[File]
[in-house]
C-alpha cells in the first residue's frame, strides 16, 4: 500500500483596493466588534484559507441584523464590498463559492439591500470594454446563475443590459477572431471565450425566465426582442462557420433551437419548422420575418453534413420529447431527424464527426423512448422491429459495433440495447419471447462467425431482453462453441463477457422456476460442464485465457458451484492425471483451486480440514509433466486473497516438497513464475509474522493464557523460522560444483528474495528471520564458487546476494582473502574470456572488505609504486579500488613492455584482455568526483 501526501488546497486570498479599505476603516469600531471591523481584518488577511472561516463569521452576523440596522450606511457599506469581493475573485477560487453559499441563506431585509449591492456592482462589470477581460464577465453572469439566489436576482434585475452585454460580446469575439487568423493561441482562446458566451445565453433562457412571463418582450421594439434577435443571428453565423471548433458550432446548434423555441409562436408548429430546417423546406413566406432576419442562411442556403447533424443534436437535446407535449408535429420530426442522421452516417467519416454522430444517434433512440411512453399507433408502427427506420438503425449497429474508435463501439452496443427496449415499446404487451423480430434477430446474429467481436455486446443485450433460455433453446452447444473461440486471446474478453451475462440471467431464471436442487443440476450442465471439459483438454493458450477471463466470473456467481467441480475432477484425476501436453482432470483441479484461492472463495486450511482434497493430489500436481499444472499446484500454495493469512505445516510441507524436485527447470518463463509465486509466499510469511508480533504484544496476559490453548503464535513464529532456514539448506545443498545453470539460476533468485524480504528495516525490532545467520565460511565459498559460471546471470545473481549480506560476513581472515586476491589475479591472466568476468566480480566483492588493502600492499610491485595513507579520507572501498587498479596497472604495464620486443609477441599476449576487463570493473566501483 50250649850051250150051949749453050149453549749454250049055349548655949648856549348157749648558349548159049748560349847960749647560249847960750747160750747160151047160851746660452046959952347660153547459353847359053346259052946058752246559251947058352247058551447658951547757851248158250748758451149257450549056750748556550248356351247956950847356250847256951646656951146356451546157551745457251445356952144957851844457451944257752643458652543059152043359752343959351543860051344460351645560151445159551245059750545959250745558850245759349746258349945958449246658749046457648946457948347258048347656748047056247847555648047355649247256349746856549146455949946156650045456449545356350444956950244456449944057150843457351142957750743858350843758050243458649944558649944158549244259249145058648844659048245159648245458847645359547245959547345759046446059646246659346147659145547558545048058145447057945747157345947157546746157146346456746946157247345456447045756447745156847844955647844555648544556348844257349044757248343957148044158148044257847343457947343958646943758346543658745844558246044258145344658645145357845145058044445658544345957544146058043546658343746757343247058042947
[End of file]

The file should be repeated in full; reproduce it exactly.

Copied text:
[in-house]
C-alpha cells in the first residue's frame, strides 16, 4: 500500500483596493466588534484559507441584523464590498463559492439591500470594454446563475443590459477572431471565450425566465426582442462557420433551437419548422420575418453534413420529447431527424464527426423512448422491429459495433440495447419471447462467425431482453462453441463477457422456476460442464485465457458451484492425471483451486480440514509433466486473497516438497513464475509474522493464557523460522560444483528474495528471520564458487546476494582473502574470456572488505609504486579500488613492455584482455568526483 501526501488546497486570498479599505476603516469600531471591523481584518488577511472561516463569521452576523440596522450606511457599506469581493475573485477560487453559499441563506431585509449591492456592482462589470477581460464577465453572469439566489436576482434585475452585454460580446469575439487568423493561441482562446458566451445565453433562457412571463418582450421594439434577435443571428453565423471548433458550432446548434423555441409562436408548429430546417423546406413566406432576419442562411442556403447533424443534436437535446407535449408535429420530426442522421452516417467519416454522430444517434433512440411512453399507433408502427427506420438503425449497429474508435463501439452496443427496449415499446404487451423480430434477430446474429467481436455486446443485450433460455433453446452447444473461440486471446474478453451475462440471467431464471436442487443440476450442465471439459483438454493458450477471463466470473456467481467441480475432477484425476501436453482432470483441479484461492472463495486450511482434497493430489500436481499444472499446484500454495493469512505445516510441507524436485527447470518463463509465486509466499510469511508480533504484544496476559490453548503464535513464529532456514539448506545443498545453470539460476533468485524480504528495516525490532545467520565460511565459498559460471546471470545473481549480506560476513581472515586476491589475479591472466568476468566480480566483492588493502600492499610491485595513507579520507572501498587498479596497472604495464620486443609477441599476449576487463570493473566501483 50250649850051250150051949749453050149453549749454250049055349548655949648856549348157749648558349548159049748560349847960749647560249847960750747160750747160151047160851746660452046959952347660153547459353847359053346259052946058752246559251947058352247058551447658951547757851248158250748758451149257450549056750748556550248356351247956950847356250847256951646656951146356451546157551745457251445356952144957851844457451944257752643458652543059152043359752343959351543860051344460351645560151445159551245059750545959250745558850245759349746258349945958449246658749046457648946457948347258048347656748047056247847555648047355649247256349746856549146455949946156650045456449545356350444956950244456449944057150843457351142957750743858350843758050243458649944558649944158549244259249145058648844659048245159648245458847645359547245959547345759046446059646246659346147659145547558545048058145447057945747157345947157546746157146346456746946157247345456447045756447745156847844955647844555648544556348844257349044757248343957148044158148044257847343457947343958646943758346543658745844558246044258145344658645145357845145058044445658544345957544146058043546658343746757343247058042947